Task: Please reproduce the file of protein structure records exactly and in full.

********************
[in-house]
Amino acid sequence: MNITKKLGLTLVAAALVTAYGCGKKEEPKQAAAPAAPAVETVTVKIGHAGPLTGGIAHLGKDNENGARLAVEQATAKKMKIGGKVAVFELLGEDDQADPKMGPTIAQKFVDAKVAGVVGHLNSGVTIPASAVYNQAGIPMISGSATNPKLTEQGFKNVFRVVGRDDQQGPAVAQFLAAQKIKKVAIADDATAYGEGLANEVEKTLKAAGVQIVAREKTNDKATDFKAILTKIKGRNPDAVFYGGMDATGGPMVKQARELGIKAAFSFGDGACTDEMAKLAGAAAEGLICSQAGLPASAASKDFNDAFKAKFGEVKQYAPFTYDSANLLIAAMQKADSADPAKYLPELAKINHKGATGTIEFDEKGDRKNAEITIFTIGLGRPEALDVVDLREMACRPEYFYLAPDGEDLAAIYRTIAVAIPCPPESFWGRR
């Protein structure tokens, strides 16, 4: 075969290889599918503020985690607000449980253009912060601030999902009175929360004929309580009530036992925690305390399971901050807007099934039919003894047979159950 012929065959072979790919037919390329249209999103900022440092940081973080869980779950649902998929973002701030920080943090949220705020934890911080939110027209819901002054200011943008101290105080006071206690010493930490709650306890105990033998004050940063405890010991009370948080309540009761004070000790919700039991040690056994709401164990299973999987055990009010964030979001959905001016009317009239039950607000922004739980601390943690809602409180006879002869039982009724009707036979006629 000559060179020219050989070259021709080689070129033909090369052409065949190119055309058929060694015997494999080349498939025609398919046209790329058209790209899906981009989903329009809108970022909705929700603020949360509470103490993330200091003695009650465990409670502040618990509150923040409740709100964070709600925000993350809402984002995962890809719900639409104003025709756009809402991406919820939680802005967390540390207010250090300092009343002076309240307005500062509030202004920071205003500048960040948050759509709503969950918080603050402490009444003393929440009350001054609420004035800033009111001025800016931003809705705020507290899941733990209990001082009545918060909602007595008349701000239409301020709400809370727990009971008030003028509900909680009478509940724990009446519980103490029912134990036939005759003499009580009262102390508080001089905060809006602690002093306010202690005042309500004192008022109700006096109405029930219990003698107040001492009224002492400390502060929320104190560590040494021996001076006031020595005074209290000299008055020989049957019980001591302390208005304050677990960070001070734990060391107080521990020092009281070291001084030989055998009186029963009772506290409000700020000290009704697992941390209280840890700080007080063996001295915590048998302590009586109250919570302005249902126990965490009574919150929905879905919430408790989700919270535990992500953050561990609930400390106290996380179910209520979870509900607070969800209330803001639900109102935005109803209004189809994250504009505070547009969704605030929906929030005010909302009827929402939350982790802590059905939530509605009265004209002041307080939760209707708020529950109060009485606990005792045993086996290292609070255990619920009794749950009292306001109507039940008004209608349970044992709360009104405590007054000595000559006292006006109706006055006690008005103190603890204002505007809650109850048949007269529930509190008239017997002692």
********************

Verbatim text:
[in-house]
Amino acid sequence: MNITKKLGLTLVAAALVTAYGCGKKEEPKQAAAPAAPAVETVTVKIGHAGPLTGGIAHLGKDNENGARLAVEQATAKKMKIGGKVAVFELLGEDDQADPKMGPTIAQKFVDAKVAGVVGHLNSGVTIPASAVYNQAGIPMISGSATNPKLTEQGFKNVFRVVGRDDQQGPAVAQFLAAQKIKKVAIADDATAYGEGLANEVEKTLKAAGVQIVAREKTNDKATDFKAILTKIKGRNPDAVFYGGMDATGGPMVKQARELGIKAAFSFGDGACTDEMAKLAGAAAEGLICSQAGLPASAASKDFNDAFKAKFGEVKQYAPFTYDSANLLIAAMQKADSADPAKYLPELAKINHKGATGTIEFDEKGDRKNAEITIFTIGLGRPEALDVVDLREMACRPEYFYLAPDGEDLAAIYRTIAVAIPCPPESFWGRR
């Protein structure tokens, strides 16, 4: 075969290889599918503020985690607000449980253009912060601030999902009175929360004929309580009530036992925690305390399971901050807007099934039919003894047979159950 012929065959072979790919037919390329249209999103900022440092940081973080869980779950649902998929973002701030920080943090949220705020934890911080939110027209819901002054200011943008101290105080006071206690010493930490709650306890105990033998004050940063405890010991009370948080309540009761004070000790919700039991040690056994709401164990299973999987055990009010964030979001959905001016009317009239039950607000922004739980601390943690809602409180006879002869039982009724009707036979006629 000559060179020219050989070259021709080689070129033909090369052409065949190119055309058929060694015997494999080349498939025609398919046209790329058209790209899906981009989903329009809108970022909705929700603020949360509470103490993330200091003695009650465990409670502040618990509150923040409740709100964070709600925000993350809402984002995962890809719900639409104003025709756009809402991406919820939680802005967390540390207010250090300092009343002076309240307005500062509030202004920071205003500048960040948050759509709503969950918080603050402490009444003393929440009350001054609420004035800033009111001025800016931003809705705020507290899941733990209990001082009545918060909602007595008349701000239409301020709400809370727990009971008030003028509900909680009478509940724990009446519980103490029912134990036939005759003499009580009262102390508080001089905060809006602690002093306010202690005042309500004192008022109700006096109405029930219990003698107040001492009224002492400390502060929320104190560590040494021996001076006031020595005074209290000299008055020989049957019980001591302390208005304050677990960070001070734990060391107080521990020092009281070291001084030989055998009186029963009772506290409000700020000290009704697992941390209280840890700080007080063996001295915590048998302590009586109250919570302005249902126990965490009574919150929905879905919430408790989700919270535990992500953050561990609930400390106290996380179910209520979870509900607070969800209330803001639900109102935005109803209004189809994250504009505070547009969704605030929906929030005010909302009827929402939350982790802590059905939530509605009265004209002041307080939760209707708020529950109060009485606990005792045993086996290292609070255990619920009794749950009292306001109507039940008004209608349970044992709360009104405590007054000595000559006292006006109706006055006690008005103190603890204002505007809650109850048949007269529930509190008239017997002692």